We are a golf marketing firm specializing in communications, strategy, products and services

_____________________________

Wednesday, April 25, 2012

Slow Play - The curse of the game and 5 culprits


Our 8-man buddy trip is coming up next month to London and Scotland. Finally, I have convinced the boys that London has such great golf that we would be crazy once again to suffer the agonies of Heathrow without the ecstasy of golf in the wonderful heath land to the west and south of the capital of the old country. The classic heather strewn courses are too numerous to mention and we have several of these on our plan - St. Georges Hill, Walton Heath Old, Sunningdale Old. It should be a treat. Then it's off to Scotland for The Old Course, Muirfield, and North Berwick (pictured above).
That all sounds great, but what's the point of this blog, other than to name drop? Well, the point is this, on several days we are playing 36 holes and although the tee times are not set in stone at most British clubs we will have no problem playing 36 holes on these world class courses. Sadly the same cannot be said for many of courses I have encountered in the US where 4 1/2 to 5 hours has become the norm. The reasons are numerous so let's take a look at a few and ponder why the US golfer has slowed to a crawl and yet British golfers simply hit the ball and when it stops, hit it again! Here are 5 of the main culprits.

1. Carts. A dreadful invention and used by able-bodied people who should know better. Golf is a game for walking, not driving. If you have a medical reason, no problem, but kids and anyone who can walk should walk. I see more carts moving sideways or backwards here than I see moving forward! Players driving over to see their opponents ball, or if "cart paths only" are in operation taking one club out to their ball only to return 2 minutes later for another!

2. Electronic devices. Regular readers will know I would like to blow these all up or have a large receptacle by the first tee for them. It would be just like going through the airport and the golf equivalent of the TSA would ask you to dispose of your electronic yardage device - you know it doesn't help anyway and they just add time to the round. "Jerry, you have 167 yards and not 169 yards" (as we thought by looking in a yardage book) - oh, let me take that couple of yards off my 6 iron swing! I don't think so and you took 2 minutes to make your mind up and hit it 130 yards!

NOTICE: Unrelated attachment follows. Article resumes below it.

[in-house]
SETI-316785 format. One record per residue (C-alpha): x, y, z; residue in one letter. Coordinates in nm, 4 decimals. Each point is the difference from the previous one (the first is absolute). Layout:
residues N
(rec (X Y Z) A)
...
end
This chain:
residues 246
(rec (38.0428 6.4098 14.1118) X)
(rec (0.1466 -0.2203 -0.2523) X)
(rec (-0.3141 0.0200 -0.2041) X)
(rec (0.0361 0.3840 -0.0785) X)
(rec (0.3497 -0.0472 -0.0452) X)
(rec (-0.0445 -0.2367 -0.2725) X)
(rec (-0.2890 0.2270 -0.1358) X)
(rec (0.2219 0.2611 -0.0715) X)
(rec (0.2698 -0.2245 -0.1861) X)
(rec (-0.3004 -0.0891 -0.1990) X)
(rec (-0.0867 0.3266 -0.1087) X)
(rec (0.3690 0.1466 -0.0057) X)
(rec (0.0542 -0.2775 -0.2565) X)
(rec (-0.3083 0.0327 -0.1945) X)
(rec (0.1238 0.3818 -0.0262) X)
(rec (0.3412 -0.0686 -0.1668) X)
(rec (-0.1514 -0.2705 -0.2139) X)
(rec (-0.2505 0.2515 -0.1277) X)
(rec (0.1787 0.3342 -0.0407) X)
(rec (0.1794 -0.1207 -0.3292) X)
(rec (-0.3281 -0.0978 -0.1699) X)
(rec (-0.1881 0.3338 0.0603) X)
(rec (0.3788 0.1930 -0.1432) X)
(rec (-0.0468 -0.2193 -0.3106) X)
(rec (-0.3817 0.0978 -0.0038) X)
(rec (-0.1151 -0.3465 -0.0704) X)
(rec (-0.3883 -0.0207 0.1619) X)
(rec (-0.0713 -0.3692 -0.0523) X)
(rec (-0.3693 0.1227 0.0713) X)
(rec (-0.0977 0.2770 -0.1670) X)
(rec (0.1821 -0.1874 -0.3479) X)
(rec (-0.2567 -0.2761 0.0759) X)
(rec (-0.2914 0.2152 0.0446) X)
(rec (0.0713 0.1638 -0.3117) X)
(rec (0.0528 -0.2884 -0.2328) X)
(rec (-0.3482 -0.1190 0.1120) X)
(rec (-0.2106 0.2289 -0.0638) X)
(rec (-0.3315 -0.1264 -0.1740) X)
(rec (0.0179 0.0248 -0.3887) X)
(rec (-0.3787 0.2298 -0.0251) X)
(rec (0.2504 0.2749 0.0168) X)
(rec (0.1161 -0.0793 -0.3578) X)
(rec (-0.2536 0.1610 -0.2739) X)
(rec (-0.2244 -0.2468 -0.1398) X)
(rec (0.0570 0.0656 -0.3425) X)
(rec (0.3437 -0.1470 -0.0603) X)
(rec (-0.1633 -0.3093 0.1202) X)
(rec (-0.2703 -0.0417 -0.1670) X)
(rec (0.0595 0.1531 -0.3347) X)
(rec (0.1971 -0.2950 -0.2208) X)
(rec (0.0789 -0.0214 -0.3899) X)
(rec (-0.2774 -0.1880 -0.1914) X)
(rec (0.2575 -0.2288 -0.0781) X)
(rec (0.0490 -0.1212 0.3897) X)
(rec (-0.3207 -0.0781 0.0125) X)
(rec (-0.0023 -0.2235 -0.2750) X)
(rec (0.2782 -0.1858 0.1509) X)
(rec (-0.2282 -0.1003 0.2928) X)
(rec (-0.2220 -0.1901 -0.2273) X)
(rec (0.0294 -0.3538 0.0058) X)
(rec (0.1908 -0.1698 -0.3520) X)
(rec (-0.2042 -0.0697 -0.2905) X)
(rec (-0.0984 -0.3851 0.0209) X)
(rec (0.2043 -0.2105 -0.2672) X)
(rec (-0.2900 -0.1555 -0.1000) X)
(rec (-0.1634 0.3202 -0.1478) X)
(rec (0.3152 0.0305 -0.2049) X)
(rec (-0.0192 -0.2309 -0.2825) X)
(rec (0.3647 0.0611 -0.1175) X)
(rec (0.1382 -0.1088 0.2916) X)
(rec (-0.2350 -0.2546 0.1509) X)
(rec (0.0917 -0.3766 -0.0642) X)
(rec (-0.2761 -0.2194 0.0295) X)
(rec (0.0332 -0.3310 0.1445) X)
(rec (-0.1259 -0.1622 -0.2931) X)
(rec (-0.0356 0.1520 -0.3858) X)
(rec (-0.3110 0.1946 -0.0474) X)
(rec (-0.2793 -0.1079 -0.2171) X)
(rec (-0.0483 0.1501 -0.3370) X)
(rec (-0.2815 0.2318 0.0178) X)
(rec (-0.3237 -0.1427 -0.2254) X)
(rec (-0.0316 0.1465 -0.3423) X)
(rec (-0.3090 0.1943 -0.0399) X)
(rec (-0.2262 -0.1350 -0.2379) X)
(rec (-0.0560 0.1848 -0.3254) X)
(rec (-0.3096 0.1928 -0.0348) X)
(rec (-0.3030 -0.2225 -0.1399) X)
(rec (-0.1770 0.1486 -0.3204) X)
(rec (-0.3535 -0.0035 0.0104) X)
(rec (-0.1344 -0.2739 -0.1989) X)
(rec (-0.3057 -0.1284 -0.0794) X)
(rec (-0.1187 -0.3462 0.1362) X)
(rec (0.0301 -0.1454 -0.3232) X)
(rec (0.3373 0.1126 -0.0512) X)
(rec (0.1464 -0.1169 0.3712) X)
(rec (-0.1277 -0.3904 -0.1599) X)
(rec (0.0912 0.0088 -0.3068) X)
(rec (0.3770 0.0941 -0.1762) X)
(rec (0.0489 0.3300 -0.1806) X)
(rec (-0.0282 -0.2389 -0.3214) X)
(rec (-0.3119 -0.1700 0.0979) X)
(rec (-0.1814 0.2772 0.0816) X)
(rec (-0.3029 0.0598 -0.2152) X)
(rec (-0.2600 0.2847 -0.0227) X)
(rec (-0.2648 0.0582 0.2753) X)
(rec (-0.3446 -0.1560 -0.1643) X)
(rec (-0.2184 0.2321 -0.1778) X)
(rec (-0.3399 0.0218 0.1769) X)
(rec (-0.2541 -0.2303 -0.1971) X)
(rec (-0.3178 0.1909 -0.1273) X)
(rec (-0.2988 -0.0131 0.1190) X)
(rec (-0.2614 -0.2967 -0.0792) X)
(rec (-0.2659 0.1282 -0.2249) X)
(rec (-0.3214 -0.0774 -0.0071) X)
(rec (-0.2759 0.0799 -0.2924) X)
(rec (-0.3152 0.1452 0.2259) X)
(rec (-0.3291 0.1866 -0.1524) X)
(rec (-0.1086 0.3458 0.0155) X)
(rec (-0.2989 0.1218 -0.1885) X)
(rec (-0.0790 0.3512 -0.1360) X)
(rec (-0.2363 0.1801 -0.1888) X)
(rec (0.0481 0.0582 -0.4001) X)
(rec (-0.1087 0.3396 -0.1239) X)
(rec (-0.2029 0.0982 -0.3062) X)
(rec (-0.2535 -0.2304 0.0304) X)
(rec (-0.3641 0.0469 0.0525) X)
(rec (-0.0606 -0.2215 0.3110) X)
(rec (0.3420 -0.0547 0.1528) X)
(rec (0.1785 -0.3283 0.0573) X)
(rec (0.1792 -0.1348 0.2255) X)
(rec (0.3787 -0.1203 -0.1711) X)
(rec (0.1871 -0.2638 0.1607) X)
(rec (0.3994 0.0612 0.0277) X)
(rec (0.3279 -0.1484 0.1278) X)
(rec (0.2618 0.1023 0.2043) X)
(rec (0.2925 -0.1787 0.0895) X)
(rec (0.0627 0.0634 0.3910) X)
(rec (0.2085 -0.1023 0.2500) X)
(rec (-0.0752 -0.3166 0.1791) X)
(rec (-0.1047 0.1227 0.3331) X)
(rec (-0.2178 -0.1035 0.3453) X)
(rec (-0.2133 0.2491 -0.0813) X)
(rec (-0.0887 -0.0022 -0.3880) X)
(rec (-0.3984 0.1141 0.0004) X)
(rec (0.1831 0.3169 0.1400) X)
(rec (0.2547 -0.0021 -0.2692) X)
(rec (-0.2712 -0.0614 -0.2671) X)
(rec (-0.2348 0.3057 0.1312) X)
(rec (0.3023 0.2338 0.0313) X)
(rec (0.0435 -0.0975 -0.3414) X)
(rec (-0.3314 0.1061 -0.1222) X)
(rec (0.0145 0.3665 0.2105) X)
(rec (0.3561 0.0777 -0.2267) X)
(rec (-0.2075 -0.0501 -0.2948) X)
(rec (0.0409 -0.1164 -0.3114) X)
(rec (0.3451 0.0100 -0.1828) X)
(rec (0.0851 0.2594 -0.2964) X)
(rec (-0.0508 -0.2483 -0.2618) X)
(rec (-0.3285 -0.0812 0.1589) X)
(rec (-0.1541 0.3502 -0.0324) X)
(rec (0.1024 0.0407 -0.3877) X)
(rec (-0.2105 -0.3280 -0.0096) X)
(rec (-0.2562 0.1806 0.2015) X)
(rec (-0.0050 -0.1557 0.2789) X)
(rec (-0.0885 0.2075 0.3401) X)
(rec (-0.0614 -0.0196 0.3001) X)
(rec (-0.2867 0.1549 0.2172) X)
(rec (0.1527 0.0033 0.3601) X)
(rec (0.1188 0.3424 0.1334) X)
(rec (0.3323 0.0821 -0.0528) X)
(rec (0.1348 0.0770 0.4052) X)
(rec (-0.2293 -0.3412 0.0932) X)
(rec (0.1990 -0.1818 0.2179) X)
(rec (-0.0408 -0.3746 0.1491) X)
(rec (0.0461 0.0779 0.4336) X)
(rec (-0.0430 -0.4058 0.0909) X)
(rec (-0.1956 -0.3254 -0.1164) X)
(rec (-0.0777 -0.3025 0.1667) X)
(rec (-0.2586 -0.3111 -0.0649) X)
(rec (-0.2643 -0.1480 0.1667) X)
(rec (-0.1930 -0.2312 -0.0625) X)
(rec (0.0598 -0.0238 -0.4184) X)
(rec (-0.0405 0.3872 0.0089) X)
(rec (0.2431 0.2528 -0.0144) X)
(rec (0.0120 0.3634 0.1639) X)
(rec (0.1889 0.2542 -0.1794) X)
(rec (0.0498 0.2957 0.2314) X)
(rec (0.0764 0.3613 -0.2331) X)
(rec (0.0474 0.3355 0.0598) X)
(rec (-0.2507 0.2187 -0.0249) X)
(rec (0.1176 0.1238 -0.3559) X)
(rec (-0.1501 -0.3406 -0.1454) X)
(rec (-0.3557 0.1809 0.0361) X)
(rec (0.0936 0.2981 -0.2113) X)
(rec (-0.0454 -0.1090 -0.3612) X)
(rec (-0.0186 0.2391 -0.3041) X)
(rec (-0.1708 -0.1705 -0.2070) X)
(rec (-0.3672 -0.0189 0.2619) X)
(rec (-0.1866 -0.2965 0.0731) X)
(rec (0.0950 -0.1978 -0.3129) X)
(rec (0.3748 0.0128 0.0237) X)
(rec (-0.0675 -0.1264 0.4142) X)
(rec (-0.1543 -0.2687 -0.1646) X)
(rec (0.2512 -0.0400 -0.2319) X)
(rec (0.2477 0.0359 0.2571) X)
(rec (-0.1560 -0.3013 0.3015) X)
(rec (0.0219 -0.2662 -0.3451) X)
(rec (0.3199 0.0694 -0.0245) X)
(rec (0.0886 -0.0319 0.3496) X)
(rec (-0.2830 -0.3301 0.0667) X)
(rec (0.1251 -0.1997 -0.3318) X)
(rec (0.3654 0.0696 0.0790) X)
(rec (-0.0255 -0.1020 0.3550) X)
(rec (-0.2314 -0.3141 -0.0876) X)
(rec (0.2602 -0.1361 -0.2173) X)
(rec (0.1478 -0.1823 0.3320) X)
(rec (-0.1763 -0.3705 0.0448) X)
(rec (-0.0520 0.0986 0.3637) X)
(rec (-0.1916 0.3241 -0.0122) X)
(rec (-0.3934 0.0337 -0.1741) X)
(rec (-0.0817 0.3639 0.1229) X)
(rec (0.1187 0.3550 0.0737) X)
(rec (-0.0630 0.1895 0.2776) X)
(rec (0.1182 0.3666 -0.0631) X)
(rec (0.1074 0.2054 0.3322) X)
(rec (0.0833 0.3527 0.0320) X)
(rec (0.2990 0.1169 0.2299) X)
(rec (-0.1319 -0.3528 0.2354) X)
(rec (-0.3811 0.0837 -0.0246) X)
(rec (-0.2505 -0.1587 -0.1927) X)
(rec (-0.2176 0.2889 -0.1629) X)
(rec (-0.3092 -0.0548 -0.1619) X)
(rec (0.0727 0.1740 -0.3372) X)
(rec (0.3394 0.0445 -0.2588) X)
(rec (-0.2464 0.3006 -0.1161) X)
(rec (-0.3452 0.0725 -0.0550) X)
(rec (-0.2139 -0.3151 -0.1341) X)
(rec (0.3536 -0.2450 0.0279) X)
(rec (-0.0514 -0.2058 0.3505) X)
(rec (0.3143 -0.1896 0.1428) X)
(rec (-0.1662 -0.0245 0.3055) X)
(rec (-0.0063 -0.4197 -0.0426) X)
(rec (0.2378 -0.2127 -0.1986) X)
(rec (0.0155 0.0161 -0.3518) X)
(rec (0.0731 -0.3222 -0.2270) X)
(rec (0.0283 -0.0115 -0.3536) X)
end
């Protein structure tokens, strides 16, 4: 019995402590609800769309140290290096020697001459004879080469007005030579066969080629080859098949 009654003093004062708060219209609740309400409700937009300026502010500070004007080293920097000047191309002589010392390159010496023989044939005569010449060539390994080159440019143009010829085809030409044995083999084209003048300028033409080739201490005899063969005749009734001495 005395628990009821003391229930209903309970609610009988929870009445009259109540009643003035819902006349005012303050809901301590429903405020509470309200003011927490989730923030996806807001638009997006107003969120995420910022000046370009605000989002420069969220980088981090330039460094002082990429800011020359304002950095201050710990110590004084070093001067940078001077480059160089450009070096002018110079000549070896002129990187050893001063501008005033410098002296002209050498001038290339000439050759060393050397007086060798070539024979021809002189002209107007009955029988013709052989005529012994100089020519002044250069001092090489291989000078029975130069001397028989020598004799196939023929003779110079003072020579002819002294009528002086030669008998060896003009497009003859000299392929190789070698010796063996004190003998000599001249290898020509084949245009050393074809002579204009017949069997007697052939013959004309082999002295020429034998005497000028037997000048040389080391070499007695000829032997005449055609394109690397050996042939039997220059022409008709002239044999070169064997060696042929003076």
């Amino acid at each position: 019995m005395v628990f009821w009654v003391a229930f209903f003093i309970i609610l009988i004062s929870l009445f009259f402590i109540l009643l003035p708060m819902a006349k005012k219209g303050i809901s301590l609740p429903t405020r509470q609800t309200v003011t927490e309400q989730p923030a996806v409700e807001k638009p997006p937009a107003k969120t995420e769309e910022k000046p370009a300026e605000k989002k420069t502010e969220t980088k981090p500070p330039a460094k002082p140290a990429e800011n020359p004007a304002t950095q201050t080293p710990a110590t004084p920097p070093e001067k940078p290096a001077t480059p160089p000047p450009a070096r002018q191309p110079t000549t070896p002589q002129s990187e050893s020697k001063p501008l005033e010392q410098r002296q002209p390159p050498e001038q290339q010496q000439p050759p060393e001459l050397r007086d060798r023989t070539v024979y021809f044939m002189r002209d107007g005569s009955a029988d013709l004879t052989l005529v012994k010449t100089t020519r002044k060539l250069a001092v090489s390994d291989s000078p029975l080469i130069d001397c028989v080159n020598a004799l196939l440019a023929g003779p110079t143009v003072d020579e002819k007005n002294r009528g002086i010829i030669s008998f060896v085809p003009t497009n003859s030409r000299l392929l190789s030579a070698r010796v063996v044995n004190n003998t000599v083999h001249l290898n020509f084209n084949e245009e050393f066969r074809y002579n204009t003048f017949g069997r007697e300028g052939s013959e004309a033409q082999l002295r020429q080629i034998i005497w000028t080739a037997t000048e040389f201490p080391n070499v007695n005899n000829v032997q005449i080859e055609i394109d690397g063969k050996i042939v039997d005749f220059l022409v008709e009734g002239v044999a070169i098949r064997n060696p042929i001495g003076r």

3. Watching golf on television. The Brits watch golf too, but for some reason the excruciatingly slow play on the professional tours seems to have had a more negative effect on US amateur golfers than their foreign counterparts. The question is when will the tours actually try and speed up the game and stop pretending that 5 hours is acceptable. Go on, fine someone a shot and see what that does - money won't get it done, but shots will. The American Junior Golf Association has been proactive by introducing a "Pace of Play Program" for their young, aspiring College players - the tours should take a leaf out of the AJGA's book and follow suit, so guys like Webb Simpson, Jonathan Byrd and Ben Crane get a move on!

4. Drinks carts. Don't have 'em in the UK and the only reason they exist in the US is to generate revenue. A noble idea for sure, but just one more thing that holds up play. A bunch of old dudes chatting up the 19-year-old cart girl is no reason to add 15 minutes to the round. Fellas, she is not interested!

5. Keeping score. Stop it now! This is supposed to be fun! If it's inside the leather pick it up and move on. In the UK, 99% of golf is matchplay and it's the major reason that golf keeps moving. I don't need to be waiting 230 yards away watching you putting out for a 7... I'll give you a 6 if you pick it up and get out of the way! Think Chevy Chase in Caddyshack and measure your performance by height!

No comments:

Post a Comment

Post a Comment